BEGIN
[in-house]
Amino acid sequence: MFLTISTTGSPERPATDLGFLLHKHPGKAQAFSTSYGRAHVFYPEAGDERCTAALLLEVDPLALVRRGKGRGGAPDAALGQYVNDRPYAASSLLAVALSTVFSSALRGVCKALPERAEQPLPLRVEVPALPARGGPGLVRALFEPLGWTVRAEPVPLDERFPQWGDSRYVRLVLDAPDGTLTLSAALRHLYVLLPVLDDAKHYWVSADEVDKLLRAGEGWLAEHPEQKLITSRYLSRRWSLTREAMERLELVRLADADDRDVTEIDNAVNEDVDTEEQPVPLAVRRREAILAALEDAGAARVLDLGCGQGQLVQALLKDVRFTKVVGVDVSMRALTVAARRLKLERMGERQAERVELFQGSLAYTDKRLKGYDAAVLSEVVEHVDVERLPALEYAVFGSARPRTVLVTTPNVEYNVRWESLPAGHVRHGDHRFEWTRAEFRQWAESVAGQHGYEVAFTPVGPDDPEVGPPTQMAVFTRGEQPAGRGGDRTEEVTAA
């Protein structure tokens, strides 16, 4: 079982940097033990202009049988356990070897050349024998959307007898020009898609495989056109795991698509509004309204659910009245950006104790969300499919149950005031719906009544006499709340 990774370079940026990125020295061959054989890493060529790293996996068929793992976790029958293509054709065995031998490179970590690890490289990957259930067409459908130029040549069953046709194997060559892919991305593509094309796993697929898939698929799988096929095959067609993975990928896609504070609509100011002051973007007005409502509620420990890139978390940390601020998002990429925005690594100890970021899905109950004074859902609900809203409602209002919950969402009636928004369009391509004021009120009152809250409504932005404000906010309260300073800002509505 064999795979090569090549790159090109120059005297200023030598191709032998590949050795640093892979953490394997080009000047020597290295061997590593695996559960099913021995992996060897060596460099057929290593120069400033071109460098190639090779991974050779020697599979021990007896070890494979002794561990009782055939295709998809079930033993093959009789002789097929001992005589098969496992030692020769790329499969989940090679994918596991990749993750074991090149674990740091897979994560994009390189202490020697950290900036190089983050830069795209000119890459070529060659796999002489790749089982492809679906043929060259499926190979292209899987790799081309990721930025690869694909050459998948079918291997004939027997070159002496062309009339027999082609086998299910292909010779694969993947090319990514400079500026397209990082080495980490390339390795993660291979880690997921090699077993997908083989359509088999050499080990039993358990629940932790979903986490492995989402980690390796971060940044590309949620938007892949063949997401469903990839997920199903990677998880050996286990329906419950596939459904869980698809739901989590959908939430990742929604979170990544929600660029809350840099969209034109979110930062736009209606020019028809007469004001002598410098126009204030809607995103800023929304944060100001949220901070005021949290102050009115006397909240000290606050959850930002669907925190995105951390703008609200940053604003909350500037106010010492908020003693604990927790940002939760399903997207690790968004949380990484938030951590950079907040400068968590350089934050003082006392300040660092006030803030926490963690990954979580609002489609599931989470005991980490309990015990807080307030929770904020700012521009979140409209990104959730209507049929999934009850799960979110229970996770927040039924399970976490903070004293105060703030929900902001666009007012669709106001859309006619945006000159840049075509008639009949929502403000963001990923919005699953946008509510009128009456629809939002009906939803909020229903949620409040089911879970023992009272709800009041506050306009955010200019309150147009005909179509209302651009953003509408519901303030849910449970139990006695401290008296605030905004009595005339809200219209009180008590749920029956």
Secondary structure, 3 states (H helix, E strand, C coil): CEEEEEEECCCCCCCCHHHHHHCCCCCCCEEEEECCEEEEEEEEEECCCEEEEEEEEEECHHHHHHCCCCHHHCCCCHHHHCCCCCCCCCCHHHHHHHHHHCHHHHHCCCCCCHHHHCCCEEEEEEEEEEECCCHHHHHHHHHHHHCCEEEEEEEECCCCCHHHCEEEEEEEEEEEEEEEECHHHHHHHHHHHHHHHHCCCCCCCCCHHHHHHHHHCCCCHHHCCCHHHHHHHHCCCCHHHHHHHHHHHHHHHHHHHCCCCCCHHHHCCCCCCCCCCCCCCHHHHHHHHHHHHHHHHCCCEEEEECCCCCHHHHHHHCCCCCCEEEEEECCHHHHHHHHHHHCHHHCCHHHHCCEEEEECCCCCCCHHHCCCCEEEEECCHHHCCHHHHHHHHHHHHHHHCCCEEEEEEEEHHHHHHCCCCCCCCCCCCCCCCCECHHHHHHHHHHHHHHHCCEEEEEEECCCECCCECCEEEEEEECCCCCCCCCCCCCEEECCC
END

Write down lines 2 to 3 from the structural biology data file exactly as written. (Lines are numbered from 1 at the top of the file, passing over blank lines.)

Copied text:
Amino acid sequence: MFLTISTTGSPERPATDLGFLLHKHPGKAQAFSTSYGRAHVFYPEAGDERCTAALLLEVDPLALVRRGKGRGGAPDAALGQYVNDRPYAASSLLAVALSTVFSSALRGVCKALPERAEQPLPLRVEVPALPARGGPGLVRALFEPLGWTVRAEPVPLDERFPQWGDSRYVRLVLDAPDGTLTLSAALRHLYVLLPVLDDAKHYWVSADEVDKLLRAGEGWLAEHPEQKLITSRYLSRRWSLTREAMERLELVRLADADDRDVTEIDNAVNEDVDTEEQPVPLAVRRREAILAALEDAGAARVLDLGCGQGQLVQALLKDVRFTKVVGVDVSMRALTVAARRLKLERMGERQAERVELFQGSLAYTDKRLKGYDAAVLSEVVEHVDVERLPALEYAVFGSARPRTVLVTTPNVEYNVRWESLPAGHVRHGDHRFEWTRAEFRQWAESVAGQHGYEVAFTPVGPDDPEVGPPTQMAVFTRGEQPAGRGGDRTEEVTAA
């Protein structure tokens, strides 16, 4: 079982940097033990202009049988356990070897050349024998959307007898020009898609495989056109795991698509509004309204659910009245950006104790969300499919149950005031719906009544006499709340 990774370079940026990125020295061959054989890493060529790293996996068929793992976790029958293509054709065995031998490179970590690890490289990957259930067409459908130029040549069953046709194997060559892919991305593509094309796993697929898939698929799988096929095959067609993975990928896609504070609509100011002051973007007005409502509620420990890139978390940390601020998002990429925005690594100890970021899905109950004074859902609900809203409602209002919950969402009636928004369009391509004021009120009152809250409504932005404000906010309260300073800002509505 064999795979090569090549790159090109120059005297200023030598191709032998590949050795640093892979953490394997080009000047020597290295061997590593695996559960099913021995992996060897060596460099057929290593120069400033071109460098190639090779991974050779020697599979021990007896070890494979002794561990009782055939295709998809079930033993093959009789002789097929001992005589098969496992030692020769790329499969989940090679994918596991990749993750074991090149674990740091897979994560994009390189202490020697950290900036190089983050830069795209000119890459070529060659796999002489790749089982492809679906043929060259499926190979292209899987790799081309990721930025690869694909050459998948079918291997004939027997070159002496062309009339027999082609086998299910292909010779694969993947090319990514400079500026397209990082080495980490390339390795993660291979880690997921090699077993997908083989359509088999050499080990039993358990629940932790979903986490492995989402980690390796971060940044590309949620938007892949063949997401469903990839997920199903990677998880050996286990329906419950596939459904869980698809739901989590959908939430990742929604979170990544929600660029809350840099969209034109979110930062736009209606020019028809007469004001002598410098126009204030809607995103800023929304944060100001949220901070005021949290102050009115006397909240000290606050959850930002669907925190995105951390703008609200940053604003909350500037106010010492908020003693604990927790940002939760399903997207690790968004949380990484938030951590950079907040400068968590350089934050003082006392300040660092006030803030926490963690990954979580609002489609599931989470005991980490309990015990807080307030929770904020700012521009979140409209990104959730209507049929999934009850799960979110229970996770927040039924399970976490903070004293105060703030929900902001666009007012669709106001859309006619945006000159840049075509008639009949929502403000963001990923919005699953946008509510009128009456629809939002009906939803909020229903949620409040089911879970023992009272709800009041506050306009955010200019309150147009005909179509209302651009953003509408519901303030849910449970139990006695401290008296605030905004009595005339809200219209009180008590749920029956």